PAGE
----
Recommendation

15. The Committee has recommended the amendment of clause 5 of the bill to specify whether compensation should include loss of "income". There is nothing else in the bill which the Committee wishes to draw to the attention of the House.


COUNTRYSIDE AND RIGHTS OF WAY BILL - GOVERNMENT AMENDMENTS FOR COMMITTEE STAGE

INTRODUCTION

16. The Committee reported on this bill in its 24th Report.[3] The Department of the Environment, Transport and the Regions has now submitted to the Committee a memorandum (printed in Annex 3) which explains that the Government has tabled an amendment which will add a new delegated power to the bill.

17. The Committee received this morning a further memorandum from the Departments on further Government amendments to this Bill which contain delegated legislative powers. We will report on these amendments next week. The Government has not yet produced its written response to the Committee's 24th report, which contained a number of substantive recommendations concerning the delegated powers in this bill.

New clause after clause 38

18. The new clause enables regulations made by the Secretary of State to amend references to public places in existing enactments. Paragraph 3 of the Memorandum states that "there are a large number of statutory provisions which regulate conduct in public places, that is places of which the public have a right of access or to which the public in practice have access" and explains that the right of access created by the bill will bring large areas of private land within the various definitions of public places. Paragraph 4 explains that this may be appropriate in most cases but that there could be other provisions which would restrict the existing rights of the landowner. Regulations under the bill are subject to negative procedure.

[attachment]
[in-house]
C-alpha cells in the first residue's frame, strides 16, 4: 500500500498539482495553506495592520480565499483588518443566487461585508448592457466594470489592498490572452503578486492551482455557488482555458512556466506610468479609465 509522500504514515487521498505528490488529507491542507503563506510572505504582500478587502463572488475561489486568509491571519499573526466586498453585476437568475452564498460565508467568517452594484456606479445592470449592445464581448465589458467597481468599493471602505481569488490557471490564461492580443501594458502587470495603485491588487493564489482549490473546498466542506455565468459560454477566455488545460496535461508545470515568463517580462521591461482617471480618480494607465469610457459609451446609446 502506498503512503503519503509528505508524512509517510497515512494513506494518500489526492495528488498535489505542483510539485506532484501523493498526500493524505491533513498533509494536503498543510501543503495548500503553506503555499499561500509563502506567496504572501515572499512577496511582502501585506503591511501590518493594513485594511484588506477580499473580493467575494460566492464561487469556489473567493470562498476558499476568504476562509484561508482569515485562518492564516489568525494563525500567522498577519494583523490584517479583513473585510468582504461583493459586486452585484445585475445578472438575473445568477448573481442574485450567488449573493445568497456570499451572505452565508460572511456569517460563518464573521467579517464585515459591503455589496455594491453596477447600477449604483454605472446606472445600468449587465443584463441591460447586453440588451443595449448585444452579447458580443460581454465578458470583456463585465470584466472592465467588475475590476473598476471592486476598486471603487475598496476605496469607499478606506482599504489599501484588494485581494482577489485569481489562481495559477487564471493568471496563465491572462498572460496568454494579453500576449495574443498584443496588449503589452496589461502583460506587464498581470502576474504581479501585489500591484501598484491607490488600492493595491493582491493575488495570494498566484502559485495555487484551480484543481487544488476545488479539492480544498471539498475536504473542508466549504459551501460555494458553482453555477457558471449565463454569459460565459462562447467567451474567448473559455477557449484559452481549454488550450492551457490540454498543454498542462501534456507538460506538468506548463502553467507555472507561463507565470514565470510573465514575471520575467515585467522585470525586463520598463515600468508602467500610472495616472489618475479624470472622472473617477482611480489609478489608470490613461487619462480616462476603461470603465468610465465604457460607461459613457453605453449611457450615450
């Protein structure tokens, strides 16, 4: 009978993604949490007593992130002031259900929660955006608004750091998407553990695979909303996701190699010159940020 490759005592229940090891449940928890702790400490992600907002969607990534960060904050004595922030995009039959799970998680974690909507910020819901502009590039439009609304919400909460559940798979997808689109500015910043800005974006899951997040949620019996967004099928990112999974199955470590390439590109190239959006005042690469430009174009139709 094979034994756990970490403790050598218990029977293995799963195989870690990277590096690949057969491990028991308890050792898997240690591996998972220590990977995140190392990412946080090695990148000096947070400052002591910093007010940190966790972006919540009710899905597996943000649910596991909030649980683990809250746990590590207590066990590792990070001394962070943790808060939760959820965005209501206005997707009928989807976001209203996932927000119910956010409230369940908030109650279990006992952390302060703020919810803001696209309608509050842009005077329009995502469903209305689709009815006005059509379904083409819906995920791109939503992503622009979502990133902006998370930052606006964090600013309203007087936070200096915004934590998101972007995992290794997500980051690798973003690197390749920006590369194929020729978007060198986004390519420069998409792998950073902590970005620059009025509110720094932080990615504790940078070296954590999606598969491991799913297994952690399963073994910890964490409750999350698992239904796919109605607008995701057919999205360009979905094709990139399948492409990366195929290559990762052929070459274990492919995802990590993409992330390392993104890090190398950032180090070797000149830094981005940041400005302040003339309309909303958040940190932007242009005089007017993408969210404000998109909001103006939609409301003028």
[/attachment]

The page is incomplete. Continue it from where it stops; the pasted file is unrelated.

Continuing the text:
Recommendation

19. The Committee considers that it is impracticable at this stage to examine all legislation referring to "public places" and to include in the bill appropriate amendments and that delegation is, therefore, appropriate. While this is a Henry VIII power, it is clearly defined and limited in its scope and the Committee considers that negative procedure is appropriate.[4]


1  The debate on Clause 3 during Committee stage in the House of Commons accounts for only two full columns of House of Commons Hansard (17 July 2000, cols. 132-134). Back
2  The question of whether there was a precedent for the use of the negative resolution procedure for such a wide power was raised on the floor of the House of Commons, see House of Commons Hansard 17 July 2000, col. 134. Back
3  HL paper 86. Back
4  This report is also published on the Internet at the House of Lords Select Committee Home Page (http://www.parliament.uk), where further information about the work of the Committee is also available. Back